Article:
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In 2014 alone, UK adults gave £10.6bn to charity (reference CAF website).  Charitable giving also continues to be a popular choice amongst people making their Wills.

The question usually arises as to how much to give.  Should it be a fixed sum, or a share in the residue, i.e. a portion of the funds in the estate after any other legacies have been paid?

A Share in the Residue

You may be surprised to hear that dividing your estate so that 50% goes to charity and the other 50% to your family is not a straightforward issue.  For example, while the maths looks simple, due to the way that inheritance tax is charged, a charity cannot bear tax on its share.  In a taxable estate, the result would be that your family would ‘pay’ the inheritance tax and thus get a reduced share, while the charity gets a full 50% using the standard form of Will wording.

If you want to ensure that both your family group and the charity receive a net share which is equal in value, then you must specify this in your will.  Your solicitor can help you with this as specialist wording must be used to achieve this result, which after all, is what most people seek to do.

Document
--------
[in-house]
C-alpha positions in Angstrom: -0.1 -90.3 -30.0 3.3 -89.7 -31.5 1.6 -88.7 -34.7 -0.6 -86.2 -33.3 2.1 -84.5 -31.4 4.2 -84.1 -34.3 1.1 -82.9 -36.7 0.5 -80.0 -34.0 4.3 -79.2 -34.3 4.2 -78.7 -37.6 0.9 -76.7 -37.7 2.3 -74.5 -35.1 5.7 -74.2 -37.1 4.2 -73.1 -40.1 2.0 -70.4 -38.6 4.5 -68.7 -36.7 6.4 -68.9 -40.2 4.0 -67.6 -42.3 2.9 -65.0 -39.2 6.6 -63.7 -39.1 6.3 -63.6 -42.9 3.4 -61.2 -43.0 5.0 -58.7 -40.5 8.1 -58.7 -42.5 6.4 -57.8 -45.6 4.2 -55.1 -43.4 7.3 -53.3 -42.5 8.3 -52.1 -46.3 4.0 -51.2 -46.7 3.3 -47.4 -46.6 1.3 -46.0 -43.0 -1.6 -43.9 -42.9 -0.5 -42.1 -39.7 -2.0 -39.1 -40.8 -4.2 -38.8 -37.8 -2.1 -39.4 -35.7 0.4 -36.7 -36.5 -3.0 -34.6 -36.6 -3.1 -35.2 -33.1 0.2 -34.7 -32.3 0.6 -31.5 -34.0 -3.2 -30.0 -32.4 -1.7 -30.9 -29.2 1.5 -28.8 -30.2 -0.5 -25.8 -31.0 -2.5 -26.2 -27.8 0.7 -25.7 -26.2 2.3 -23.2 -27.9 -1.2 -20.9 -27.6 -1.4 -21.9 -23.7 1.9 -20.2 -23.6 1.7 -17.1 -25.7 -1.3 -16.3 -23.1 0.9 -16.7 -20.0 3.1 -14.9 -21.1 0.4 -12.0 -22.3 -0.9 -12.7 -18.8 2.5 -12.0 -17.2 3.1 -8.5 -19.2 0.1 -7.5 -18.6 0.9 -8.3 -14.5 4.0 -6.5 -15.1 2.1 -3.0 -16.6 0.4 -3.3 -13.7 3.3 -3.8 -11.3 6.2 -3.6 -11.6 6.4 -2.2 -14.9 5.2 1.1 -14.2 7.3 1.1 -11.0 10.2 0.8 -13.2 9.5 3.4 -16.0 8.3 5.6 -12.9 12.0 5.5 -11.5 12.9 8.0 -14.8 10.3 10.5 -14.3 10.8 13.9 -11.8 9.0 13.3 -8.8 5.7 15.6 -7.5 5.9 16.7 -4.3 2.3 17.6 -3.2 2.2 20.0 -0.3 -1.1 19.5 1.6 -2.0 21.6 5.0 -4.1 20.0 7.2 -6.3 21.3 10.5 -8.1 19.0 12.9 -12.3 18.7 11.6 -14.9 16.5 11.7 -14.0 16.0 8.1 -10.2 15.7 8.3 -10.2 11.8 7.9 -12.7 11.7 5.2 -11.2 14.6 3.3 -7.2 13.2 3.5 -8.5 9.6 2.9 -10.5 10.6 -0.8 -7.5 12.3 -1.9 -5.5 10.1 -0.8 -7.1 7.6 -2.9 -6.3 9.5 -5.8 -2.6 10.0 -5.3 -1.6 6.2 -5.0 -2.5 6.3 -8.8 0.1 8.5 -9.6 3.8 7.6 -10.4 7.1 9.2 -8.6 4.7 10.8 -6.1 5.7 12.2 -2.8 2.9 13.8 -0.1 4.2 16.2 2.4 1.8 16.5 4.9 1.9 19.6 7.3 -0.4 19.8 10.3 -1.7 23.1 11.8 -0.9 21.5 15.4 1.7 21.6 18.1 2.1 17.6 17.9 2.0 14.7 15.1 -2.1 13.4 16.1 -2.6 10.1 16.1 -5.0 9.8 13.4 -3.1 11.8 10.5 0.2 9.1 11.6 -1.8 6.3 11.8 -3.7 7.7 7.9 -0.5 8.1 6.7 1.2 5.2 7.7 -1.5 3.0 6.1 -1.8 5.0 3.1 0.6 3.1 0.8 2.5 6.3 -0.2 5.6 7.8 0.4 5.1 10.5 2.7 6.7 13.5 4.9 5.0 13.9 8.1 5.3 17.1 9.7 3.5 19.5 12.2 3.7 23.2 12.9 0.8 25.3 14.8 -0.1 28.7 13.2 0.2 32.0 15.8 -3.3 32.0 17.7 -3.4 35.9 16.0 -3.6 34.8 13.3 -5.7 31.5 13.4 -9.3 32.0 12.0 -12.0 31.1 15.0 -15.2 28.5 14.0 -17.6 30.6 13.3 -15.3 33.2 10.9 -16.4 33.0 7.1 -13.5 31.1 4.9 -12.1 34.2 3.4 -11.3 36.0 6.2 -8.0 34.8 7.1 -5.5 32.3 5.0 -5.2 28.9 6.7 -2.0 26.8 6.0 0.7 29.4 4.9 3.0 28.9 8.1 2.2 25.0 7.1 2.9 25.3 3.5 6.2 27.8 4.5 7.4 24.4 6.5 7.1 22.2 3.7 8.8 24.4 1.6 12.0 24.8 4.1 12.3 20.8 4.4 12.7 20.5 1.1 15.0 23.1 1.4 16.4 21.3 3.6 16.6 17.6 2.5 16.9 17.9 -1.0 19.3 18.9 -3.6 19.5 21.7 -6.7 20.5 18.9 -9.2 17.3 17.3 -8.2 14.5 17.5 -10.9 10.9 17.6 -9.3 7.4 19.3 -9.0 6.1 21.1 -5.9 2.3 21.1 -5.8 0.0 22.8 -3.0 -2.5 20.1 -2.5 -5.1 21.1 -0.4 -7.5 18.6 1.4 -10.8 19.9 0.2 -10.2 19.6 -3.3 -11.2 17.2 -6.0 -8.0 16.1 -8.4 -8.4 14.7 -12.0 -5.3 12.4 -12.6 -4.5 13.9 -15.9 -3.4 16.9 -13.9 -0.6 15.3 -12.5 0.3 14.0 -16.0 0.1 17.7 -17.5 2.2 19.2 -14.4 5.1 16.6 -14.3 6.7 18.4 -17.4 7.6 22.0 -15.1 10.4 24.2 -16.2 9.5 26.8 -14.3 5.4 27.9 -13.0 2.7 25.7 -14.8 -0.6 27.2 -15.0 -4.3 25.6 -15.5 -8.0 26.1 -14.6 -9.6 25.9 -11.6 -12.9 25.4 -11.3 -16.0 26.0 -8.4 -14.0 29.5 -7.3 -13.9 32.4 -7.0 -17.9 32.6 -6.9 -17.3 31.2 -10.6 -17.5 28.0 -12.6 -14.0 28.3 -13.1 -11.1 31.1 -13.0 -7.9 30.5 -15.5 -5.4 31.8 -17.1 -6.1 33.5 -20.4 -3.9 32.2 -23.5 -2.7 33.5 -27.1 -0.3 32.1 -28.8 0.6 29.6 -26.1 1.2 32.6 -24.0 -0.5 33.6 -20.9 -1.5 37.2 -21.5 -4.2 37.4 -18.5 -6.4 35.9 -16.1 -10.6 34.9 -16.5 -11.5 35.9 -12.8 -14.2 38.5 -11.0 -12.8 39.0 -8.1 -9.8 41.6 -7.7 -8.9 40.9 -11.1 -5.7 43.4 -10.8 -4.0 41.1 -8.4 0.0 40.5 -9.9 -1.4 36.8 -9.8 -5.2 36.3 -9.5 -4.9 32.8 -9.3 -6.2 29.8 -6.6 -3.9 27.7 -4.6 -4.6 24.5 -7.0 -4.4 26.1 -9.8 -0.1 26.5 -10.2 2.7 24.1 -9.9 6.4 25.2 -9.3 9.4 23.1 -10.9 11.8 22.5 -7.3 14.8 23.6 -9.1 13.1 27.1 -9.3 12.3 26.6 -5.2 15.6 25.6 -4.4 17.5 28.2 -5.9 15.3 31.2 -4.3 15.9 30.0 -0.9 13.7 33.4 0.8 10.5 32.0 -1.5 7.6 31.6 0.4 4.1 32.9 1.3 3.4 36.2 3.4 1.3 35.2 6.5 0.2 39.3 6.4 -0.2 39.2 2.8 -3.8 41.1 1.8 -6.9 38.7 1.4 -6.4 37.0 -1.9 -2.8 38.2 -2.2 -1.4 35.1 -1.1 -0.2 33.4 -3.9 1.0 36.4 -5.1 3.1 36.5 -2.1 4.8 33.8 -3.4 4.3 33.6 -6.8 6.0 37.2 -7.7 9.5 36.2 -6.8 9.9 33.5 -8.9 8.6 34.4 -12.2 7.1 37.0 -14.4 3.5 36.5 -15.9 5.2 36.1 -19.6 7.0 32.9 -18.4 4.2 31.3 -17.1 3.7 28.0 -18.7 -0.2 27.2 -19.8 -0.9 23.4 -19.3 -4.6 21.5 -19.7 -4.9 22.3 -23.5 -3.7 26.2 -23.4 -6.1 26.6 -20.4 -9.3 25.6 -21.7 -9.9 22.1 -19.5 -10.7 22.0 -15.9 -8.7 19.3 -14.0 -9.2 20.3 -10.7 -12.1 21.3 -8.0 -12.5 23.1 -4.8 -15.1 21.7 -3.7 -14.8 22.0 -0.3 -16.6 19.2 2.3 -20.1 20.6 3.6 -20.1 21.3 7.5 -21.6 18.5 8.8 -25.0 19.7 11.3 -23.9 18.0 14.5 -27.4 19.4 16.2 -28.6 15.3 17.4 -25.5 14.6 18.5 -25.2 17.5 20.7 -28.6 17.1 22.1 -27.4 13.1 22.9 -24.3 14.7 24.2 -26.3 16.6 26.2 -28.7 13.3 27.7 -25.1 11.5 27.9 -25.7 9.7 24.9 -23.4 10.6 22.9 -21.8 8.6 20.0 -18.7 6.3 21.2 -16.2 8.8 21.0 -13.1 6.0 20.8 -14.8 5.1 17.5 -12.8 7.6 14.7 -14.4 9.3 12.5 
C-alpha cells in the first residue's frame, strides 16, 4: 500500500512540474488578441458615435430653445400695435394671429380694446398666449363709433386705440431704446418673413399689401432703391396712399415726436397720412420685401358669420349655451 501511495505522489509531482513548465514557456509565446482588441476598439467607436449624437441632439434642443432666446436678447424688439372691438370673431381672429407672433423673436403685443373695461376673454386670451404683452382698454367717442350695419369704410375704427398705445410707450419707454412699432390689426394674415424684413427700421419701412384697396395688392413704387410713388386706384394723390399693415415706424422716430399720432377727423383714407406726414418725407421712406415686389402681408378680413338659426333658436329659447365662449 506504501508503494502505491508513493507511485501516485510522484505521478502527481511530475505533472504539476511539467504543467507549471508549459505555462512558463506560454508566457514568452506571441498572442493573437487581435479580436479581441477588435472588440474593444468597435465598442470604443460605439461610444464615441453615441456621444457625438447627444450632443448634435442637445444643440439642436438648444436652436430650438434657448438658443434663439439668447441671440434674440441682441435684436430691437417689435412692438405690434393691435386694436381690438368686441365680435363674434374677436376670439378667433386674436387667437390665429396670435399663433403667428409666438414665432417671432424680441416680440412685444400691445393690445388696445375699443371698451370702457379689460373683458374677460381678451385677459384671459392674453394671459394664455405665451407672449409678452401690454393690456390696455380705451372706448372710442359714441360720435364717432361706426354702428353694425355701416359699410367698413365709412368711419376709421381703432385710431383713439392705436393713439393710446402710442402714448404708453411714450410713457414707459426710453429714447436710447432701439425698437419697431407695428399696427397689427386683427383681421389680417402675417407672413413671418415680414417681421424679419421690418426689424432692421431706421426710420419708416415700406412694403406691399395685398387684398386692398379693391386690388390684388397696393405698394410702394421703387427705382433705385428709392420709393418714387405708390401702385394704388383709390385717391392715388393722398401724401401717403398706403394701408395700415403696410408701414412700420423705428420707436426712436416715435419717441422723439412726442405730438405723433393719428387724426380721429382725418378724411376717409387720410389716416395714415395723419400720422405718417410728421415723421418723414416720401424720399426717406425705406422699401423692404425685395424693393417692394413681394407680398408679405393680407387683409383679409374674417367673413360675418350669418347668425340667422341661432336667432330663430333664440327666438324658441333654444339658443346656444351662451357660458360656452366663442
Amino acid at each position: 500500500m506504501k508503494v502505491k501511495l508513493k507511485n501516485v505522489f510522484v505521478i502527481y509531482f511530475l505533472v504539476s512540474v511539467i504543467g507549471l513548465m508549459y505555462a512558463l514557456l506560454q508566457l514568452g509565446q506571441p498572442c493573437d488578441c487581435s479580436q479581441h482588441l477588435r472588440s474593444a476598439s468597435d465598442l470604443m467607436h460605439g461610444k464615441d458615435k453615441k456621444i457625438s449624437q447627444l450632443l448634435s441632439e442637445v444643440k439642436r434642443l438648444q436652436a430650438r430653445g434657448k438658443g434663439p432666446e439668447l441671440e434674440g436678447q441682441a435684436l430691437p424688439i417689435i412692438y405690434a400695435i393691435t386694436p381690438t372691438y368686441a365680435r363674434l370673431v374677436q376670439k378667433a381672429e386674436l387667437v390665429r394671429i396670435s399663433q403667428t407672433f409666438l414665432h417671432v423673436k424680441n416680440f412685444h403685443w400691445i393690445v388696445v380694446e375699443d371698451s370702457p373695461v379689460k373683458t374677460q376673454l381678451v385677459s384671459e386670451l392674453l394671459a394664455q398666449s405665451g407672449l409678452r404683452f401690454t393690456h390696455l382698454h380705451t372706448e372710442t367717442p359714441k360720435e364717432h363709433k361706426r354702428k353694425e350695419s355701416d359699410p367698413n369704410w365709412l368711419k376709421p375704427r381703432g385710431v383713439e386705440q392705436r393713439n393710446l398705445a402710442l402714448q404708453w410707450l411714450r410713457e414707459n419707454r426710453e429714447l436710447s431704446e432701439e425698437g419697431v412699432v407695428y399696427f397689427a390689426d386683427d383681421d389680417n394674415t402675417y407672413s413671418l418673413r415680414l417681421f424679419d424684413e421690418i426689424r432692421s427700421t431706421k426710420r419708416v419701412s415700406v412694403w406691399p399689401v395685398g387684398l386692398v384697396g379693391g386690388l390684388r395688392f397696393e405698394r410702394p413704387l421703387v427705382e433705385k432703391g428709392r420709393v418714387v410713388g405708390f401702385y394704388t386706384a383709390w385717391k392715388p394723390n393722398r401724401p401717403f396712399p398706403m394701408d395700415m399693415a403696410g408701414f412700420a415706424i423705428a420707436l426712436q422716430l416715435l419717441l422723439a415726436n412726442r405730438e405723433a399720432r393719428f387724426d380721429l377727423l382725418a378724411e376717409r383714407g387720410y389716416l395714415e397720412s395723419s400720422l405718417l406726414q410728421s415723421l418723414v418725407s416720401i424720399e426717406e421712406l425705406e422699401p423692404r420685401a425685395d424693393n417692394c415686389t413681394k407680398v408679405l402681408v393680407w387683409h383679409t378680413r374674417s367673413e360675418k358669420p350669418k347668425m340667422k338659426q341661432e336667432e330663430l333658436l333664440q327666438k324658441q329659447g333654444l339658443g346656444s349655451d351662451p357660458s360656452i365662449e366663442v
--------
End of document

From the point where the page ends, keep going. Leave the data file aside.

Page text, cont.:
Fixed Sum?

If you choose to give a fixed sum instead, then of course you will control the amount that goes to your charity, but do be aware that if you estate has diminished in value then the fixed cash sums will always be paid first.  In cases where your assets have been reduced through the funding of care in later life, this could mean that your family as residuary beneficiaries received less than the charity.  It all depends on the value of your estate which can be difficult to predict.

The Best Option

If you are considering making a charitable gift in your will you should see a solicitor, who can assess whether inheritance tax may be payable in your estate, and accordingly give you the best advice for your circumstances.

The New 36% Rate of Inheritance Tax….

A hidden advantage of leaving monies to charity in an estate is that you can even end up paying less inheritance tax. Whereas IHT is usually payable at 40% over the nil rate band, if you leave 10% or more of your net estate to an established charity then you could benefit from the reduced rate instead.  For more information about this contact one of the team.

For More Information

For more advice on the gifts to charity and what is involved please contact a member of our Wills, Trusts and Probate department. Bray & Bray have three main offices across Leicestershire, feel free to phone or pop in to talk to our solicitors.